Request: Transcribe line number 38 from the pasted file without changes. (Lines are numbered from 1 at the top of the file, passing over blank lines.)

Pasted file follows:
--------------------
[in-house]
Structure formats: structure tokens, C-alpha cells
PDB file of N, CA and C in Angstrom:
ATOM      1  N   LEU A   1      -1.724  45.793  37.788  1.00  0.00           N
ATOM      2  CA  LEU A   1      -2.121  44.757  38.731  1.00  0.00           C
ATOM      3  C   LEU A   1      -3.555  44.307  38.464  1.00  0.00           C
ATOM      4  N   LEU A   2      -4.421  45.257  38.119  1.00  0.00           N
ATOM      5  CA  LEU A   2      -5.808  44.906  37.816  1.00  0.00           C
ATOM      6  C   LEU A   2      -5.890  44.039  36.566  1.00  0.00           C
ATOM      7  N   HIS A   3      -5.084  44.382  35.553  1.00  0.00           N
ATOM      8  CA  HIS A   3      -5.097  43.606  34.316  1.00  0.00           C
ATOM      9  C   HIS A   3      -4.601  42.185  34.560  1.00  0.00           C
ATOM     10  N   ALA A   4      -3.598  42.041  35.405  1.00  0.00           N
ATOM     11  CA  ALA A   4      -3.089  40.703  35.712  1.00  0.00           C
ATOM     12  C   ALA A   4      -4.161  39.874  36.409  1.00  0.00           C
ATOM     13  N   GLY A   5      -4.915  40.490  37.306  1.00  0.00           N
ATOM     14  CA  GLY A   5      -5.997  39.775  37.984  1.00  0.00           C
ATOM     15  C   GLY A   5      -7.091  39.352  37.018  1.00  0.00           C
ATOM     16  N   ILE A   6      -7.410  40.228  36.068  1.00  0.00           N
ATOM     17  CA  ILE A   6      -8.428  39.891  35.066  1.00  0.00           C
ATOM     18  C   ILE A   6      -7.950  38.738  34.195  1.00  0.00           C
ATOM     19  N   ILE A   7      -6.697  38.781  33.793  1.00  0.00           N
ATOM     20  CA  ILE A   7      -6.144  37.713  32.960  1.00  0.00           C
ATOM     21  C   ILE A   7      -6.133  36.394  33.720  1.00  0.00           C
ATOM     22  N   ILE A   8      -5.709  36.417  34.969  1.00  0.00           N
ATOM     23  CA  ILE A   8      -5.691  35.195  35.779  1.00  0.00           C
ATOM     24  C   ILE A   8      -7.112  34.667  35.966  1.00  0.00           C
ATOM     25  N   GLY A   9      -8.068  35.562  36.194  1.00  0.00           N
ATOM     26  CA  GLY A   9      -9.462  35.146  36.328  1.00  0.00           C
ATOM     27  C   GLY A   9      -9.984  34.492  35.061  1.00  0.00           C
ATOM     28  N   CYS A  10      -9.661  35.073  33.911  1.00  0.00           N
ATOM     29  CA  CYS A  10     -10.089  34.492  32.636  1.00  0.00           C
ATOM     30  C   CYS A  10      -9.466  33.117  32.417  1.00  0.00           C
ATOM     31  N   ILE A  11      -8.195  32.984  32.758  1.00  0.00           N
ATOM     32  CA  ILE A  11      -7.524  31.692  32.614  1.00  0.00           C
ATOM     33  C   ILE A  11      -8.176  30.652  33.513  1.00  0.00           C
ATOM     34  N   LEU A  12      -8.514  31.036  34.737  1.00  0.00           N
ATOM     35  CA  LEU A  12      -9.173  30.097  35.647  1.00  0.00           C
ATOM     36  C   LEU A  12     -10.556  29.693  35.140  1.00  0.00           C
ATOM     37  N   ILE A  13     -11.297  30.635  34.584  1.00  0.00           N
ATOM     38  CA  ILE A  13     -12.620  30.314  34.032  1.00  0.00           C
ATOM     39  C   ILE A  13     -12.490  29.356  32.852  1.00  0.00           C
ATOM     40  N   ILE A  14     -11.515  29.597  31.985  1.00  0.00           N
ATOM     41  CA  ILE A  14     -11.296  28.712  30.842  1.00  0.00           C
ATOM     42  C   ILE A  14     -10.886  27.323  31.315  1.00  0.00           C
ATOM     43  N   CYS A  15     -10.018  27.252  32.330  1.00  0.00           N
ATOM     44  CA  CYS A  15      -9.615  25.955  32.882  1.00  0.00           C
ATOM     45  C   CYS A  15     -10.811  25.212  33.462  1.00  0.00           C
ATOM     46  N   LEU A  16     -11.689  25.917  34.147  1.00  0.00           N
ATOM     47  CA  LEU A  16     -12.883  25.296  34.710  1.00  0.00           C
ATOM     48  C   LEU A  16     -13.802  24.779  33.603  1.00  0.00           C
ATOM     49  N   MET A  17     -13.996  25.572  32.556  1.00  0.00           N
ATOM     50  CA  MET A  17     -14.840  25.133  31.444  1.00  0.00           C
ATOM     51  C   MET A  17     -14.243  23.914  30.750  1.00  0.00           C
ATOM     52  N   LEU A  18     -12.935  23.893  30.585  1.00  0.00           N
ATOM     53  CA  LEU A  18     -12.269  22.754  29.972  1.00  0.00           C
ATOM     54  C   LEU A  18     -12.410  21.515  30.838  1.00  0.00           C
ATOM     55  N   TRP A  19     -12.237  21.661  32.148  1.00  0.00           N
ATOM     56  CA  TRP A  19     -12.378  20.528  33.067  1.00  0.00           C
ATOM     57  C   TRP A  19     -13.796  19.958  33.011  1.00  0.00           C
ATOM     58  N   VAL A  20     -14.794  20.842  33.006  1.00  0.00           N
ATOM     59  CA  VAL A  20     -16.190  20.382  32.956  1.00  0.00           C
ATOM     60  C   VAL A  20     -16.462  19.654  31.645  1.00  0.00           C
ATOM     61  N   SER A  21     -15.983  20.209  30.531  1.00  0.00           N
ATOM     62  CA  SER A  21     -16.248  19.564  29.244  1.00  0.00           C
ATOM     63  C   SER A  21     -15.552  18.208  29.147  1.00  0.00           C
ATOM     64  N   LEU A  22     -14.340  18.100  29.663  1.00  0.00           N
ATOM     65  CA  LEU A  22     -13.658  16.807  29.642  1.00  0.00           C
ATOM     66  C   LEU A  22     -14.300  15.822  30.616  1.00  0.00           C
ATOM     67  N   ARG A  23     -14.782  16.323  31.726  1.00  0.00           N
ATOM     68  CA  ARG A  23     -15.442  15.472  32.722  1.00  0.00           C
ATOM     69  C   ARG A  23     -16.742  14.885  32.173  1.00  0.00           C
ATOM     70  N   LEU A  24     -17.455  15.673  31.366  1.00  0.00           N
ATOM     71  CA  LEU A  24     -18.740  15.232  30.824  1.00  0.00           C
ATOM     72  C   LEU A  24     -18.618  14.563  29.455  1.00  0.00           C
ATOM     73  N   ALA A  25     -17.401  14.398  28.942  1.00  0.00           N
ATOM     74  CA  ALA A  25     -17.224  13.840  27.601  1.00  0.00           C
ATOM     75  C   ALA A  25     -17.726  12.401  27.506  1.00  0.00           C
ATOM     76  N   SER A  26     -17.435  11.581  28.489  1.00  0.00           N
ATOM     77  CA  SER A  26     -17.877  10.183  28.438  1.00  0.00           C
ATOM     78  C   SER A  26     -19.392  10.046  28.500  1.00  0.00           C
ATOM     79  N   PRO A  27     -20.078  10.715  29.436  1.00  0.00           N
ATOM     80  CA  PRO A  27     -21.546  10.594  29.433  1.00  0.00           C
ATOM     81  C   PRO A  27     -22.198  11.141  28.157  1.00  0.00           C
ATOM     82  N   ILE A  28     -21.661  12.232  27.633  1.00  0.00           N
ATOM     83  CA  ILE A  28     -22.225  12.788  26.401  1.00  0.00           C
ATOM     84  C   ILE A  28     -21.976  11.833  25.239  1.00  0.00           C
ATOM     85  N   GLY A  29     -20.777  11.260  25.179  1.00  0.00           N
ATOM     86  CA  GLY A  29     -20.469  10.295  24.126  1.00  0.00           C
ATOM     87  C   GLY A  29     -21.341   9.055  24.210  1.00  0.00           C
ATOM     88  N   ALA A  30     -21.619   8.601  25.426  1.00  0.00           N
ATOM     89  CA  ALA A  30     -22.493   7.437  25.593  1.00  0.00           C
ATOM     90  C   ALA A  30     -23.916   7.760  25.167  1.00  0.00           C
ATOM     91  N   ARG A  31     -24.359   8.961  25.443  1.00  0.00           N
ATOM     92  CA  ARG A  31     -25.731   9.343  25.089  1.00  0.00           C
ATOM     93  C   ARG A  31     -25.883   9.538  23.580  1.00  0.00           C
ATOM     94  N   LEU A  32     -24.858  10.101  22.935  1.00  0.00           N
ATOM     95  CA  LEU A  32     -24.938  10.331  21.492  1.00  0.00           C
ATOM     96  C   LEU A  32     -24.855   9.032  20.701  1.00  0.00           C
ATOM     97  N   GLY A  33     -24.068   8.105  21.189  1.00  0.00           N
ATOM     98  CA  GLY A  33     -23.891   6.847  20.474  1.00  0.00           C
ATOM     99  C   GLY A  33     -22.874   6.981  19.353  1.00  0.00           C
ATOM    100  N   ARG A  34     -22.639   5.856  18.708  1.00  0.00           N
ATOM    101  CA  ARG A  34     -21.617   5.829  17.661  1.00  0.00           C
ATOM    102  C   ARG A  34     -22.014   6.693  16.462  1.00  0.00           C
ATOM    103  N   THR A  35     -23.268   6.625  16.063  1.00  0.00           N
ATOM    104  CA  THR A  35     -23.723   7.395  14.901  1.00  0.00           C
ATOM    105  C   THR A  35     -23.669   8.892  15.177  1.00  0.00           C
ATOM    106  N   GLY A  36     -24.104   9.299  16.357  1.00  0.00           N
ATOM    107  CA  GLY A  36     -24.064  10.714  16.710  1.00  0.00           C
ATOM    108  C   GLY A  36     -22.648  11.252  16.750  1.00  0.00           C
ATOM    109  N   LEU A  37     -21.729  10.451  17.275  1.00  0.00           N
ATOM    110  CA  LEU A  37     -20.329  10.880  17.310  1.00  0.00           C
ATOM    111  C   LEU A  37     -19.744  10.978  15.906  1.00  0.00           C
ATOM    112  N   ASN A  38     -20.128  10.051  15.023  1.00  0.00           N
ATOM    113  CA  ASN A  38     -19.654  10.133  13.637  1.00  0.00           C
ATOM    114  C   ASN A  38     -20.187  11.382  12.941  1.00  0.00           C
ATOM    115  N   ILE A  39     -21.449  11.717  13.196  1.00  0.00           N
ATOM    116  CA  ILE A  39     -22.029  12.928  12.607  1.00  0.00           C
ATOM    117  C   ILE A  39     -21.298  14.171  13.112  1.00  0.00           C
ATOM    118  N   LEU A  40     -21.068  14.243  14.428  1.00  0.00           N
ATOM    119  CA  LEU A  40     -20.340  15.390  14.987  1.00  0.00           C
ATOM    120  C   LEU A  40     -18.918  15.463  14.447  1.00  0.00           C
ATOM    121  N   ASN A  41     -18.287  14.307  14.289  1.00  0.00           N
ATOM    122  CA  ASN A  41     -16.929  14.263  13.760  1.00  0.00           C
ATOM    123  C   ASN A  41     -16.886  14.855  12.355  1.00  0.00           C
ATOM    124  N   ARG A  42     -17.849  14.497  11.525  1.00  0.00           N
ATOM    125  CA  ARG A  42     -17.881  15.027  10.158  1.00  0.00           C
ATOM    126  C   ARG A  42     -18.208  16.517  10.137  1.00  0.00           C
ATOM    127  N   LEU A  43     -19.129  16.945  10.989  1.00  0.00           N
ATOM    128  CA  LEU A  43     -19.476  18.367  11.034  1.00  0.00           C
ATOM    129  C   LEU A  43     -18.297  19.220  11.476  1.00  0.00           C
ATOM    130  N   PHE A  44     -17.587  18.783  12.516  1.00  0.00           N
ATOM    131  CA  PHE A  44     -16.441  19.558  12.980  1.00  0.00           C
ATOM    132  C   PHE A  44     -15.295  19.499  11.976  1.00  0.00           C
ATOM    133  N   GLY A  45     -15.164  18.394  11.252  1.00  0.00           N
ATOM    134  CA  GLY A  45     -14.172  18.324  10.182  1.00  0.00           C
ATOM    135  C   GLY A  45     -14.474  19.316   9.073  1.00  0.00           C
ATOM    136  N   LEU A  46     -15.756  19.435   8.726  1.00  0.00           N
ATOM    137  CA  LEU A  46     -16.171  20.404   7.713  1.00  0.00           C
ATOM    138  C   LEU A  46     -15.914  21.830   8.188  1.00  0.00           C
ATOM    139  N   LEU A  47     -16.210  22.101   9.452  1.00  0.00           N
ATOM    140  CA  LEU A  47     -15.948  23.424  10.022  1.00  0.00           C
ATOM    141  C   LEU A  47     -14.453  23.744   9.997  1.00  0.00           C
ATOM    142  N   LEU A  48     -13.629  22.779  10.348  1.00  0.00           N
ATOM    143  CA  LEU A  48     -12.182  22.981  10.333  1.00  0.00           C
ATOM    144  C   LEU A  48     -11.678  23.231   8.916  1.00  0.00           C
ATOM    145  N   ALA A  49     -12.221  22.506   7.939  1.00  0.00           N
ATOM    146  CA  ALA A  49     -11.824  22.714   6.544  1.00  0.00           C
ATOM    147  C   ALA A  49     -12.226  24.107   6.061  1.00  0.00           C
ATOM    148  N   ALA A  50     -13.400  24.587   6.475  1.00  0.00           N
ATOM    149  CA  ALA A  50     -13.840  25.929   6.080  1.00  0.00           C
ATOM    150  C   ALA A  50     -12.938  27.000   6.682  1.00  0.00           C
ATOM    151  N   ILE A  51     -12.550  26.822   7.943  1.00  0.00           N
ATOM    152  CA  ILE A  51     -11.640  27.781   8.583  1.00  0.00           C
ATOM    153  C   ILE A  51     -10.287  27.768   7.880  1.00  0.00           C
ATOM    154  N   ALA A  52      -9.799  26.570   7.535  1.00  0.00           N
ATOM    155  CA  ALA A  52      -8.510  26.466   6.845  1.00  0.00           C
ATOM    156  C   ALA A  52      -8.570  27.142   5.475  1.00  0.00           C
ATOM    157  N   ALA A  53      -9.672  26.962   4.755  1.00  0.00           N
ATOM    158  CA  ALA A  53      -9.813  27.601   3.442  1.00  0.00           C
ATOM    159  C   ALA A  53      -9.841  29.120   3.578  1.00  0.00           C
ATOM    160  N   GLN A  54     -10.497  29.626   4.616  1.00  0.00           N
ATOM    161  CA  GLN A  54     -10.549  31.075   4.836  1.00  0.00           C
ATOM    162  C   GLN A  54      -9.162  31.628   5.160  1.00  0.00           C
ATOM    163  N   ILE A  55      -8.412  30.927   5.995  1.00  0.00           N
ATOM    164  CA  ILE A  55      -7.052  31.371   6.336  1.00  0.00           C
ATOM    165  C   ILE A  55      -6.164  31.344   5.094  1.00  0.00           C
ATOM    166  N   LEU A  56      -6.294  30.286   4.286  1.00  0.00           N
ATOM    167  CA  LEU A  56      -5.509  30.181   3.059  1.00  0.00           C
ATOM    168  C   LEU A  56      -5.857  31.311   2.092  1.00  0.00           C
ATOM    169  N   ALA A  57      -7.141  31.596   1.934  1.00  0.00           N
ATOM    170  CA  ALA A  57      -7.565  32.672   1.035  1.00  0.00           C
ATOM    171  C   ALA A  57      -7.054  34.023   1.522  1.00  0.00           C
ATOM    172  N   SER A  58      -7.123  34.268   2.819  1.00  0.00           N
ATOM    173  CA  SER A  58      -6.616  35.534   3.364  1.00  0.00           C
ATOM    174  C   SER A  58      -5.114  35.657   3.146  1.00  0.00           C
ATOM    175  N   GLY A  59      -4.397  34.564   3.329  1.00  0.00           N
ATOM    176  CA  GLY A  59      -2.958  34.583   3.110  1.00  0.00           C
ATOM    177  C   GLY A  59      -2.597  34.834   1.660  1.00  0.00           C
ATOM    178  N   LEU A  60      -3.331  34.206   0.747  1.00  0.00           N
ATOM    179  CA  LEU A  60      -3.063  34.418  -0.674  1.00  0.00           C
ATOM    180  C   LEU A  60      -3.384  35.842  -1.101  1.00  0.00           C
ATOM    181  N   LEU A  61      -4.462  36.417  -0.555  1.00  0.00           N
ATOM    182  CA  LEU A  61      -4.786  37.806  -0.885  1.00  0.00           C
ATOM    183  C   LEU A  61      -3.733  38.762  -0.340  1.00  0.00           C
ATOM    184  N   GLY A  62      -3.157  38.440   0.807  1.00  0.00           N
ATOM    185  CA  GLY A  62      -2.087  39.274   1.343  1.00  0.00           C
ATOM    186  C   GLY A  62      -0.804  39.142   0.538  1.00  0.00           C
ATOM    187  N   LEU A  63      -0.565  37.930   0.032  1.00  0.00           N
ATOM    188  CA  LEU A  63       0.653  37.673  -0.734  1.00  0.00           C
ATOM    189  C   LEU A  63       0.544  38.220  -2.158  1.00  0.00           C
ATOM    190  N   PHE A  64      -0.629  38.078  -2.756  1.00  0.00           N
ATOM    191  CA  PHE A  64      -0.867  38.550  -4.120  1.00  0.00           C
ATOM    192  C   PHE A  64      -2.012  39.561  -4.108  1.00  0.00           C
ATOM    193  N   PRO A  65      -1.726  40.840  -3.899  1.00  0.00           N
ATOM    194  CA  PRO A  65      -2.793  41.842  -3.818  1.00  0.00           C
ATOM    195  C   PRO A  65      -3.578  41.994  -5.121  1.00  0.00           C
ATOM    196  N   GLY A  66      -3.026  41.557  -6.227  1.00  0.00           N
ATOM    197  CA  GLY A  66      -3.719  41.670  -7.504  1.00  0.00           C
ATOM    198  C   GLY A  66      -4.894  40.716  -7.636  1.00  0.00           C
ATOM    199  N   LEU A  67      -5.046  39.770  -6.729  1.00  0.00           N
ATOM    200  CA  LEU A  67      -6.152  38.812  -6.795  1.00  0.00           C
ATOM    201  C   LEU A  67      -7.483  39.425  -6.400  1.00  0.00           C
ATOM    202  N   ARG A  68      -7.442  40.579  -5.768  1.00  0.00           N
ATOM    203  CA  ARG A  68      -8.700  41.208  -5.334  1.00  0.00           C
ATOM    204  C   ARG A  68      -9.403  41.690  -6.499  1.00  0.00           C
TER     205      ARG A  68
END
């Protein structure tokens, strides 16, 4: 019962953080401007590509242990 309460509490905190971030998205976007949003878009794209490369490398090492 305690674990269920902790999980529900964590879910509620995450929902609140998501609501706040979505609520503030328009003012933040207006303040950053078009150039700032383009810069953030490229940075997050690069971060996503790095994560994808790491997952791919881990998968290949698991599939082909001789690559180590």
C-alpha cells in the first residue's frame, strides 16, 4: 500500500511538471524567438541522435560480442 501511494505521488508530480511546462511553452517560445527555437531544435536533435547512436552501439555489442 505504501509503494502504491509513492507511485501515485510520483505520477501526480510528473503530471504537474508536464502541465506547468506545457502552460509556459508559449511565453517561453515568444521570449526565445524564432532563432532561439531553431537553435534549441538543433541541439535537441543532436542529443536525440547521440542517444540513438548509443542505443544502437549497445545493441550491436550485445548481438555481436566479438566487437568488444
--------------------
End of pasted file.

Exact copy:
ATOM     35  CA  LEU A  12      -9.173  30.097  35.647  1.00  0.00           C